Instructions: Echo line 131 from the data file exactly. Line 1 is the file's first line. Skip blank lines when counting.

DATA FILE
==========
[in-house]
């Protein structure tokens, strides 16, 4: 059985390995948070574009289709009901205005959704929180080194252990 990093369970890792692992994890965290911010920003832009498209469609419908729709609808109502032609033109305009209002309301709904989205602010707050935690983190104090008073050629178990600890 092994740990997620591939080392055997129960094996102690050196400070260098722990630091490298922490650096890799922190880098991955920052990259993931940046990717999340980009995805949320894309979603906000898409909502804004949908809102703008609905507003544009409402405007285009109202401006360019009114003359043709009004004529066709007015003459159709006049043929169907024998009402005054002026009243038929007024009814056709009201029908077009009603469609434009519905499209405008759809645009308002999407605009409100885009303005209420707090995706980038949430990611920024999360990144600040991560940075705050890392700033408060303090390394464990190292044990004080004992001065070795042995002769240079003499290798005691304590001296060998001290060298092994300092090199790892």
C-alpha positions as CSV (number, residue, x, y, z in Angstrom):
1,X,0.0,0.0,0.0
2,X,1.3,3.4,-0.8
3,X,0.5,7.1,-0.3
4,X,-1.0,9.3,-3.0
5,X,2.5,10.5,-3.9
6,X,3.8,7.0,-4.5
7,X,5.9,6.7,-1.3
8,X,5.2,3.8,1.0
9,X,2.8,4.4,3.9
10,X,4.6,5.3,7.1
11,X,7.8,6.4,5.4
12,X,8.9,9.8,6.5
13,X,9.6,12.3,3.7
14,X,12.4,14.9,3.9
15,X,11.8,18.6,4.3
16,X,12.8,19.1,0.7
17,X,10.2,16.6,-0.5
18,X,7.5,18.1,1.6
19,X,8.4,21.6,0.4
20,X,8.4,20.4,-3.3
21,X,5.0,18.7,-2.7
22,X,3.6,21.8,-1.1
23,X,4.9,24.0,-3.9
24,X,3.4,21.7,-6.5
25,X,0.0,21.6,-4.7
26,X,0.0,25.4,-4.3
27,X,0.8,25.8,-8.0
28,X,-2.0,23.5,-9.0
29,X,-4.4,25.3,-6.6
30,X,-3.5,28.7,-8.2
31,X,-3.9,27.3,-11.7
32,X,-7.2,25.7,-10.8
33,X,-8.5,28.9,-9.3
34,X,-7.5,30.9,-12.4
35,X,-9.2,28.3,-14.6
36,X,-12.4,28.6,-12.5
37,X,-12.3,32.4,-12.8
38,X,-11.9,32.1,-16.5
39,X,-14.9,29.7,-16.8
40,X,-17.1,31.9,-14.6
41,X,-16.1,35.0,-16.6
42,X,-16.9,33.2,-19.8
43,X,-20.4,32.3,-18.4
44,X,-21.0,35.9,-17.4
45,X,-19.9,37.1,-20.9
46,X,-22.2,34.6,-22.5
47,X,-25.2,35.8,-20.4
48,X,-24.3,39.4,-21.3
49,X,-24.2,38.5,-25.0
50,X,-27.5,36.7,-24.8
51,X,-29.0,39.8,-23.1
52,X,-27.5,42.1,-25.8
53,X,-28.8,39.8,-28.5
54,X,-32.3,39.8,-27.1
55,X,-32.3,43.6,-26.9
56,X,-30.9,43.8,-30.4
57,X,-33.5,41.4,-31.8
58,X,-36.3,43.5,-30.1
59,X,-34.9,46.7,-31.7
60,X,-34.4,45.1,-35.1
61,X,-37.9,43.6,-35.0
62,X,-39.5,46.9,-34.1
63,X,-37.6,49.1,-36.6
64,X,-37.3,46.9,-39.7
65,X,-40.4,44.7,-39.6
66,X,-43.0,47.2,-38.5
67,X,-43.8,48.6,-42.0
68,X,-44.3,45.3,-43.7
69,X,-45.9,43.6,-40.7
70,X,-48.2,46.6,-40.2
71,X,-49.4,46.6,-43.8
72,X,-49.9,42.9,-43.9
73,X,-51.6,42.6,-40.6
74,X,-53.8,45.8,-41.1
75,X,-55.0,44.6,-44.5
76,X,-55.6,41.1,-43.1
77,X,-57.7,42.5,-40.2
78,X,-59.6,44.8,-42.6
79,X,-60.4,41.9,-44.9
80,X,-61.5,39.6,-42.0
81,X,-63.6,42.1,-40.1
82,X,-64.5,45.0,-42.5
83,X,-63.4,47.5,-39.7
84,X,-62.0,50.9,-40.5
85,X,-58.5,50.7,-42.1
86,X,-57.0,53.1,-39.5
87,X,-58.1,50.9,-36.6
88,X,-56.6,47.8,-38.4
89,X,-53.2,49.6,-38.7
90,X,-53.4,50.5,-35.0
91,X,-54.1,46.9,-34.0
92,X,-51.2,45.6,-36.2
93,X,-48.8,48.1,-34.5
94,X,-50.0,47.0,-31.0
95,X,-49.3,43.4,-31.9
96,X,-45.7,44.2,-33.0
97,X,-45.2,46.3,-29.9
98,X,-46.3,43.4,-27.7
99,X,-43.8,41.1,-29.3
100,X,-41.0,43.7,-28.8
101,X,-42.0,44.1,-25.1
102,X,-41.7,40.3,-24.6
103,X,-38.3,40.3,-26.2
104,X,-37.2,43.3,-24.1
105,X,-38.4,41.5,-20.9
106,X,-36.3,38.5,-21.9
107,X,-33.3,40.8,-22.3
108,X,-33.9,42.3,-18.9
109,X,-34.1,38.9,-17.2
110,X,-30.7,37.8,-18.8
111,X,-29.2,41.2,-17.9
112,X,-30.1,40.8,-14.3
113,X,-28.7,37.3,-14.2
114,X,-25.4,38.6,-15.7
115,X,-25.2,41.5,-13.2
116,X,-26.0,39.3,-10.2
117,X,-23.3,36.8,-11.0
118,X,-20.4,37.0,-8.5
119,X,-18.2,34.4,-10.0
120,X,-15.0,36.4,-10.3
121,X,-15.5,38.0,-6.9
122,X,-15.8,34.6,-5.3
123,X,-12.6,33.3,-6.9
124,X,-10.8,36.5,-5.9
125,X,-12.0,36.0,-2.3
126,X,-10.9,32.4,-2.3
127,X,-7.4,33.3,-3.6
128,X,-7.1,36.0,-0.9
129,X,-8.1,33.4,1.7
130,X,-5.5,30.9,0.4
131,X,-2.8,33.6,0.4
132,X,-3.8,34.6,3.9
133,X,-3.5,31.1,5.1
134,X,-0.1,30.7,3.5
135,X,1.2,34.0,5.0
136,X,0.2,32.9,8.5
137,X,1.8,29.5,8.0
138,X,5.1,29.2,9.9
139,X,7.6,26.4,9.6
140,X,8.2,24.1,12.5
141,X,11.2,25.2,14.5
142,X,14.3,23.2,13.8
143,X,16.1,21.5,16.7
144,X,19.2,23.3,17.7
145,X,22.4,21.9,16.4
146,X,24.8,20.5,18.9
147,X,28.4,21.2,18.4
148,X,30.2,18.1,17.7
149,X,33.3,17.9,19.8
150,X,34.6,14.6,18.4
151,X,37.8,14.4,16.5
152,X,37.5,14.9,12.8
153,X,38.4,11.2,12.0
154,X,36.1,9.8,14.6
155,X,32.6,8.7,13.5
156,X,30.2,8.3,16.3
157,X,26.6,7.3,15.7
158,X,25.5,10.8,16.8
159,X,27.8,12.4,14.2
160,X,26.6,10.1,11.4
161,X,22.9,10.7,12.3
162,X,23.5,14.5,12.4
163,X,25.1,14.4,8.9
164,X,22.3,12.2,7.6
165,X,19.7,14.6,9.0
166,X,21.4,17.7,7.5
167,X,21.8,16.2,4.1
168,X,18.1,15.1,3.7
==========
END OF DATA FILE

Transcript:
128,X,-7.1,36.0,-0.9